Showing posts from March, 2013

Emily Warren Roebling - The Woman Behind the Brooklyn Bridge

"Some people's beauty lies not in the features, but in the varied expression that the countenance will assume under the various emotions. She is...a most entertaining talker, which is a mighty good thing you know, I myself being so stupid." - Washington Roebling on his wife Emily, in a letter to his sister, 1865   I’ve always found the story of Emily Warren Roebling inspiring, because it’s a story of how a woman came into her own and learned what she was capable of through adversity.   It’s also a deeply moving love story. When Washington Roebling was unable to continue hands-on work as chief engineer, his wife Emily worked tirelessly to relay his wishes to the workers, and to keep the vision that father and son had worked long and hard to achieve.   This was during the late 19 th century, when the idea of a woman being able to understand complex mathematics or science, was unheard of.   Many men (and women) believed that women’s brains weren’t developed enough

A Dangerous Woman - The Life of Lady Deborah Moody

I know I have been neglecting this blog shamefully of late.   I apologize profusely.   I’ve been writing and sending out book proposals over the past couple of months, and also continuing my attempts to write fiction.   That has meant that I’ve been writing more book reviews and fewer posts about women.   Since March is women’s history month, I’ve decided to focus on some Noted and Notorious New York Women for your entertainment.   First up is Lady Deborah Moody, who I have long found fascinating, although there isn’t as much information on her as there is about some of her contemporaries such as Anne Hutchinson, Mary Dwyer or Elizabeth Winthrop.   She was the first woman to be granted a land patent in the colonies, founding one of the 6 original towns in Brooklyn, the only woman known to launch a settlement in Colonial America and the first woman to cast a vote in her adopted land.   She fought religious prejudice and braved native tribes at an age when most English women were happi

Swoon: Great Seducers and Why Women Love Them

Title:    Swoon:   Great Seducers and Why Women Love Them Author:   Betsy Prioleau Publisher:   W.W. Norton and Company Pub Date:   February 4, 2012 How Acquired:    Through the publisher for TLC Book Tours What it’s About:     Swoon is a glittering pageant of charismatic ladies’ men from Casanova to Lord Byron to Camus to Ashton Kutcher. It challenges every preconceived idea about great lovers and answers one of history’s most vexing questions: what do women want? Contrary to popular myth and dogma, the men who consistently beguile women belie the familiar stereotypes: satanic rake, alpha stud, slick player, Mr. Nice, or big-money mogul. As Betsy Prioleau, author of Seductress , points out in this surprising, insightful study, legendary ladies’ men are a different, complex species altogether, often without looks or money. They fit no known template and possess a cache of powerful erotic secrets. While these men run the gamut, they radiate joie de vivre, inte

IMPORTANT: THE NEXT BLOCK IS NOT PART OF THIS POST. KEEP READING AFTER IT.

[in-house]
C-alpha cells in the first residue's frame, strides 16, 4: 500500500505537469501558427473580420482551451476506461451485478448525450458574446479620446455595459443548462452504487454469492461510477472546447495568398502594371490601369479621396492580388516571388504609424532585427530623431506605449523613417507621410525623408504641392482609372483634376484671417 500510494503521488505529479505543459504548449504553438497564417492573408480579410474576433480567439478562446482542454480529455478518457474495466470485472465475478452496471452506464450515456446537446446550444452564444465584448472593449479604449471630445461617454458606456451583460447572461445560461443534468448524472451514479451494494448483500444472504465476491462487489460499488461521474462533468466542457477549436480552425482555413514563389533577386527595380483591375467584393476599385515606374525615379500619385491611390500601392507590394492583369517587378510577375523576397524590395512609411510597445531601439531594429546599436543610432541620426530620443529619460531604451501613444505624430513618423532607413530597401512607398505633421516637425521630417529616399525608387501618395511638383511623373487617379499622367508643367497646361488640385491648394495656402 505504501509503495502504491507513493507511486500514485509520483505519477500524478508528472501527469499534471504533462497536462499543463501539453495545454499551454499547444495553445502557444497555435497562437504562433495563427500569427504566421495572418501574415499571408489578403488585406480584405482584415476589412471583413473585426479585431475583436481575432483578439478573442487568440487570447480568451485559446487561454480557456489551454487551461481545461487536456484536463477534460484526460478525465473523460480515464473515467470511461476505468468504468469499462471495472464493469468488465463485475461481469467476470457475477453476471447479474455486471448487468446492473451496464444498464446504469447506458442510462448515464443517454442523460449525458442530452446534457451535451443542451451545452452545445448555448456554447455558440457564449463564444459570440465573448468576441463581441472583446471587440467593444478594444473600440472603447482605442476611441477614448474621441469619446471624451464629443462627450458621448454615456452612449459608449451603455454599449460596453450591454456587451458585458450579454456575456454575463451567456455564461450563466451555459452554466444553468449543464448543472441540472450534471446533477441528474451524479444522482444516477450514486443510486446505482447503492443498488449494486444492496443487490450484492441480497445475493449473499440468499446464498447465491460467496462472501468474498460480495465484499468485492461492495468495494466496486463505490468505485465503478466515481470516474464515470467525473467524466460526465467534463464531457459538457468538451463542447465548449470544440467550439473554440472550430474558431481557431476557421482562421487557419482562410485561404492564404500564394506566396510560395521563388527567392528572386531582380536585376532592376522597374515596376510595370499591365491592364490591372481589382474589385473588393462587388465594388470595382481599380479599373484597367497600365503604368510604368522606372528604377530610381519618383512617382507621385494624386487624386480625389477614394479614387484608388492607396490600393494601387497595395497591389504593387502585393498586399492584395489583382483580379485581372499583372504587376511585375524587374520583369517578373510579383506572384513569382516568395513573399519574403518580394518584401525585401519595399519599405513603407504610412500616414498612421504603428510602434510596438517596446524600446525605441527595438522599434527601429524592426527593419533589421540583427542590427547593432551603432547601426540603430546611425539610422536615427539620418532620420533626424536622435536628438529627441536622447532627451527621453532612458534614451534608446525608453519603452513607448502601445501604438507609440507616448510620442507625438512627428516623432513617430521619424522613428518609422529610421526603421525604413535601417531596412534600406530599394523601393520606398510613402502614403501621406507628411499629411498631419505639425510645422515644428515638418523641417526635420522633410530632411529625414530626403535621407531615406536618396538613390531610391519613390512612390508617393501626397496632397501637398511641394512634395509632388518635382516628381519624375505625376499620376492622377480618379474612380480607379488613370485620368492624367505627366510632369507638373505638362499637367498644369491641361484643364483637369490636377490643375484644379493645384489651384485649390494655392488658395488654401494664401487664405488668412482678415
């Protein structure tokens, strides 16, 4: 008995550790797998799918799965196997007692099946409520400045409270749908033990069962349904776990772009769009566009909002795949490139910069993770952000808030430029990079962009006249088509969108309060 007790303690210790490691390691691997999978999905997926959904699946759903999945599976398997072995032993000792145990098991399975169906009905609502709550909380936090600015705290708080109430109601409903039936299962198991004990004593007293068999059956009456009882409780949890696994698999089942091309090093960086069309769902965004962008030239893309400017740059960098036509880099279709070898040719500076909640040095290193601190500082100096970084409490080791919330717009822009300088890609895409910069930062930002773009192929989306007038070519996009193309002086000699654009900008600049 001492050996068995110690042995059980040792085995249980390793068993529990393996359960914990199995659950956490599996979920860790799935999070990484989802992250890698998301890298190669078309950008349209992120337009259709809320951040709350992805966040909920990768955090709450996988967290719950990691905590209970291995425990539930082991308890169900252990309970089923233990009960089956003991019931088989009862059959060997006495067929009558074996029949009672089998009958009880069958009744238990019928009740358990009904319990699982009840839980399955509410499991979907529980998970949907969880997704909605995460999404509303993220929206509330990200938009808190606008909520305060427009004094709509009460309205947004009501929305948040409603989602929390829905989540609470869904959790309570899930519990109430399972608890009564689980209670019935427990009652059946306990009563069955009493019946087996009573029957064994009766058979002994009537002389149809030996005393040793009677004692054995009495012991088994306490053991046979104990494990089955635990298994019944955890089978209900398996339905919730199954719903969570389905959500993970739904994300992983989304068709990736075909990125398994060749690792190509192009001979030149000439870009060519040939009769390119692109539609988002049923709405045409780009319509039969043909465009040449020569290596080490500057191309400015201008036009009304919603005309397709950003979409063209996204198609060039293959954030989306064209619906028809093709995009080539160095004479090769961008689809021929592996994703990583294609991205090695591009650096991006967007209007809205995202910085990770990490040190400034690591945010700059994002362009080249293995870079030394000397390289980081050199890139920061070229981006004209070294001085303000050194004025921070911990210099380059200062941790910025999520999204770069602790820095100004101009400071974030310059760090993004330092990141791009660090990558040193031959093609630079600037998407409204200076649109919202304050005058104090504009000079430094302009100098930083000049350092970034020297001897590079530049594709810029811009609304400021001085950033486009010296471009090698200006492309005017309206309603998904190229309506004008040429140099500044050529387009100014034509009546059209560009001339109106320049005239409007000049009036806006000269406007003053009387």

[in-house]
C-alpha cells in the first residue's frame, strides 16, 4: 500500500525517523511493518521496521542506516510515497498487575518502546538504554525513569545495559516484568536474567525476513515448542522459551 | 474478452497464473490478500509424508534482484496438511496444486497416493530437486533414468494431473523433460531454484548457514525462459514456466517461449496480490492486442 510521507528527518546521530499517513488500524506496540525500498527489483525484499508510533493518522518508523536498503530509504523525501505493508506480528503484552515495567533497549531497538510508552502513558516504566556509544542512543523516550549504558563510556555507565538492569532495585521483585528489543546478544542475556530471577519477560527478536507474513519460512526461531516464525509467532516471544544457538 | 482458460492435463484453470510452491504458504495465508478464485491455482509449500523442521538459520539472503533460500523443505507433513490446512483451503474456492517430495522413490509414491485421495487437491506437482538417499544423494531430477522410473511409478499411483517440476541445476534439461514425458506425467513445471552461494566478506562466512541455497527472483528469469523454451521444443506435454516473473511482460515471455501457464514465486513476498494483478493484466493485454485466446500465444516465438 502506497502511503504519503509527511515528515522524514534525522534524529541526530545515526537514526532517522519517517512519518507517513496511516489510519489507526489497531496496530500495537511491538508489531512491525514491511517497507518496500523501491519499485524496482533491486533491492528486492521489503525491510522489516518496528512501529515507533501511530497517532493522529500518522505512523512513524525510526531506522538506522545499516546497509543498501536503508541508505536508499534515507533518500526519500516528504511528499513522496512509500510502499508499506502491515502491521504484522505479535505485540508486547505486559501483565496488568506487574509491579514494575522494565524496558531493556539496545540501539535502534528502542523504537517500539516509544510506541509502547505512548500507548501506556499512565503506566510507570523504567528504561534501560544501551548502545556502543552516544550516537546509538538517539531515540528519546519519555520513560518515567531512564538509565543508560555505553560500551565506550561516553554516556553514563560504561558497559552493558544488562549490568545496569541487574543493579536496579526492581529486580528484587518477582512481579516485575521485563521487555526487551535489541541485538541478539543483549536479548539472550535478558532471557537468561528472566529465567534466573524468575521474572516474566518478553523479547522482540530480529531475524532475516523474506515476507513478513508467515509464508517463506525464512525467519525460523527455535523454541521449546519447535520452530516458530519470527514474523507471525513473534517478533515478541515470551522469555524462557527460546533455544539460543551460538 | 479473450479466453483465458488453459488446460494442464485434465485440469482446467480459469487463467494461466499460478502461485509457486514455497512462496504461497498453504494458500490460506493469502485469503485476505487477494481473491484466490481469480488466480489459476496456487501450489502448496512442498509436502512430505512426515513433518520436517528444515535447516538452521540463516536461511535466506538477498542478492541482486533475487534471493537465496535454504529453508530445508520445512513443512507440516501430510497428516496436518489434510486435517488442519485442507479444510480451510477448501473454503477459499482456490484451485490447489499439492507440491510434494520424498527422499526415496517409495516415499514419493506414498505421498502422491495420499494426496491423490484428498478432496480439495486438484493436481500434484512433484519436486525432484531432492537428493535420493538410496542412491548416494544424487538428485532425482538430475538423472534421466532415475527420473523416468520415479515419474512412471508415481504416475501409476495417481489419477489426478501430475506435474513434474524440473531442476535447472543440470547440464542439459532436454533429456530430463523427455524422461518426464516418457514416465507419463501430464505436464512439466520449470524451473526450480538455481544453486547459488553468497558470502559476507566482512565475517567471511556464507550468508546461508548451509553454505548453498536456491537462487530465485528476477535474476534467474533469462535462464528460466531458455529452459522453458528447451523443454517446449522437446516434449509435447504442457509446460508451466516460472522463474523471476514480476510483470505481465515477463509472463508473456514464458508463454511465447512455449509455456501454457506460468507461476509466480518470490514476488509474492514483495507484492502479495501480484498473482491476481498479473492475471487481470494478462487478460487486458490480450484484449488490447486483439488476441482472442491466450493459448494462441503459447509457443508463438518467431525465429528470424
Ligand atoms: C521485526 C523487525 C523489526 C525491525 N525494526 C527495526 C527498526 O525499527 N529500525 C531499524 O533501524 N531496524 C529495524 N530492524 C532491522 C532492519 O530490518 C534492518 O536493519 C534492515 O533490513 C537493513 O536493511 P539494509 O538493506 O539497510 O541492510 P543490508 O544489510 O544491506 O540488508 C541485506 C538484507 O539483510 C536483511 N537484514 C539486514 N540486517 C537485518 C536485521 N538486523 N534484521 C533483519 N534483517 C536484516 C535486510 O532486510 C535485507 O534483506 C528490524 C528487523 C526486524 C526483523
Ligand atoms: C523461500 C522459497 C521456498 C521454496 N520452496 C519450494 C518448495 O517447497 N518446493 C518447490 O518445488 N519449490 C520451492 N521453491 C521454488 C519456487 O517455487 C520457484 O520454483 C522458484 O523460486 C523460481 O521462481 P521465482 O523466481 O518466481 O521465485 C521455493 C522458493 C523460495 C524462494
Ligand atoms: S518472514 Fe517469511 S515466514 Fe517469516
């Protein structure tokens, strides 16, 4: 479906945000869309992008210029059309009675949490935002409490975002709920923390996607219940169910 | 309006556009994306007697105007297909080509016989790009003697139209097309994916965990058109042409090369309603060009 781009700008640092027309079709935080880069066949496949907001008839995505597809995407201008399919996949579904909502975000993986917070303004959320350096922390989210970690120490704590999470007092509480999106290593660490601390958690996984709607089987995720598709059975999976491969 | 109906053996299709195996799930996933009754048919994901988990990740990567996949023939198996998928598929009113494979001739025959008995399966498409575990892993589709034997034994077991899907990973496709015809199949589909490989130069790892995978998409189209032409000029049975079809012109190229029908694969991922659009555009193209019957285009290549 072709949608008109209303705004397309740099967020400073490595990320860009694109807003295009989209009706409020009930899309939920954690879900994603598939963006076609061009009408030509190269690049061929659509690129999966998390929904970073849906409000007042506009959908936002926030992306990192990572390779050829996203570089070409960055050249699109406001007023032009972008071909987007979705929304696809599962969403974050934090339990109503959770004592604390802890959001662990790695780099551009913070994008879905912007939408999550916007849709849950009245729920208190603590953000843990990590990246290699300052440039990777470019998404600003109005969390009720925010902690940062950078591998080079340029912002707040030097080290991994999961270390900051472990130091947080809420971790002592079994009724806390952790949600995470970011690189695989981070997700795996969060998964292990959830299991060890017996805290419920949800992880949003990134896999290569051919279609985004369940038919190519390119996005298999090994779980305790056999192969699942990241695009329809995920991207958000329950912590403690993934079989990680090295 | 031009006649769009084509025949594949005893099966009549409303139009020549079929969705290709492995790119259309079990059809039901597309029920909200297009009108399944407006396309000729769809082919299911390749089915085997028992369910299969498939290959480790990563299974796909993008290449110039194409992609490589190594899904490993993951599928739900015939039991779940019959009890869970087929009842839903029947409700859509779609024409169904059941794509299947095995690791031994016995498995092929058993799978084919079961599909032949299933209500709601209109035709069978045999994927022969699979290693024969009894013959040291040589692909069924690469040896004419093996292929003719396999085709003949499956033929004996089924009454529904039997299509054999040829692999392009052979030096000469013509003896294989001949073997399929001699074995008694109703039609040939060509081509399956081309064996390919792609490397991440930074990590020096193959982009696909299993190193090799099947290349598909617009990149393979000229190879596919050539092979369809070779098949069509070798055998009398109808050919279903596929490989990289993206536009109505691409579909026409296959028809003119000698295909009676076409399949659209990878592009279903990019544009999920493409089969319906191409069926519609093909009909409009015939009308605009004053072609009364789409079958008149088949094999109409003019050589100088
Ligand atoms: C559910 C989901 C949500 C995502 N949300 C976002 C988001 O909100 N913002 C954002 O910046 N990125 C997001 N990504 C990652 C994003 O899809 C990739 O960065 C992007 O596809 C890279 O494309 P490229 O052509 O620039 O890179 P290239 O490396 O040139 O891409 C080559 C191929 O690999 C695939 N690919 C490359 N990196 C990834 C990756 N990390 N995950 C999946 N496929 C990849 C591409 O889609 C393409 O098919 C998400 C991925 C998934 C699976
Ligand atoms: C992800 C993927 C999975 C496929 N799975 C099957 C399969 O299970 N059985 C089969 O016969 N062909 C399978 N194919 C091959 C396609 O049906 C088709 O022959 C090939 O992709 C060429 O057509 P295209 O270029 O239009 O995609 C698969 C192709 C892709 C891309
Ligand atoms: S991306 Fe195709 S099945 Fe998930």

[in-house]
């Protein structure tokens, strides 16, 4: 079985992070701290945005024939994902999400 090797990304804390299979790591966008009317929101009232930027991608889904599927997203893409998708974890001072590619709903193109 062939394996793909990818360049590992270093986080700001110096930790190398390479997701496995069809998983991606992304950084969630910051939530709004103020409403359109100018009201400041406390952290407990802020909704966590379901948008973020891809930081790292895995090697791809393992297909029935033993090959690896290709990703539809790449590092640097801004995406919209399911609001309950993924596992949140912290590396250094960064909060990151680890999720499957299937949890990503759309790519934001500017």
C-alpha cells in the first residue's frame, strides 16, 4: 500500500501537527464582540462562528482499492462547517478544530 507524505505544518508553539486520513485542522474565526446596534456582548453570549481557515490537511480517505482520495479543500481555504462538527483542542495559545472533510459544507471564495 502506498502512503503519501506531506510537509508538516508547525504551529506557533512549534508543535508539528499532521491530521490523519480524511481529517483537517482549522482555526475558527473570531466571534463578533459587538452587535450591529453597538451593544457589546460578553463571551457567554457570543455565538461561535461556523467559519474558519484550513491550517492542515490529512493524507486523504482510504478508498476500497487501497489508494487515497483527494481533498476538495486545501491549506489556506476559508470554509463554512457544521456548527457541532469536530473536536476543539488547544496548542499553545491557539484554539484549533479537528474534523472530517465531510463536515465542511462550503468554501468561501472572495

Pain, Parties and Work: Sylvia Plath in New York, Summer 1953

Title:   Pain, Parties and Work: Sylvia Plath in New York, Summer 1953 Author:    Elizabeth Winder Publisher:   Harper Collins Pub Date:   April 16, 2013 How acquired:   Through the Publisher What it’s about:   In May of 1953, a twenty year-old Plath arrived in New York City, the guest editor of Mademoiselle’s annual College Issue. She lived at the Barbizon Hotel, attended the ballet, went to a Yankee game, and danced at the West Side Tennis Club. She was supposed to be having the time of her life. But what would follow was, in Plath’s words, twenty-six days of pain, parties, and work that ultimately changed the course of her life. Thoughtful and illuminating, featuring line drawings and black-and-white photographs, Pain, Parties, Work: Sylvia Plath in New York, Summer 1953 offers well-researched insights as it introduces us to Sylvia Plath—before she became one of the greatest and most influential poets of the twentieth century. My thoughts:   Like most teenag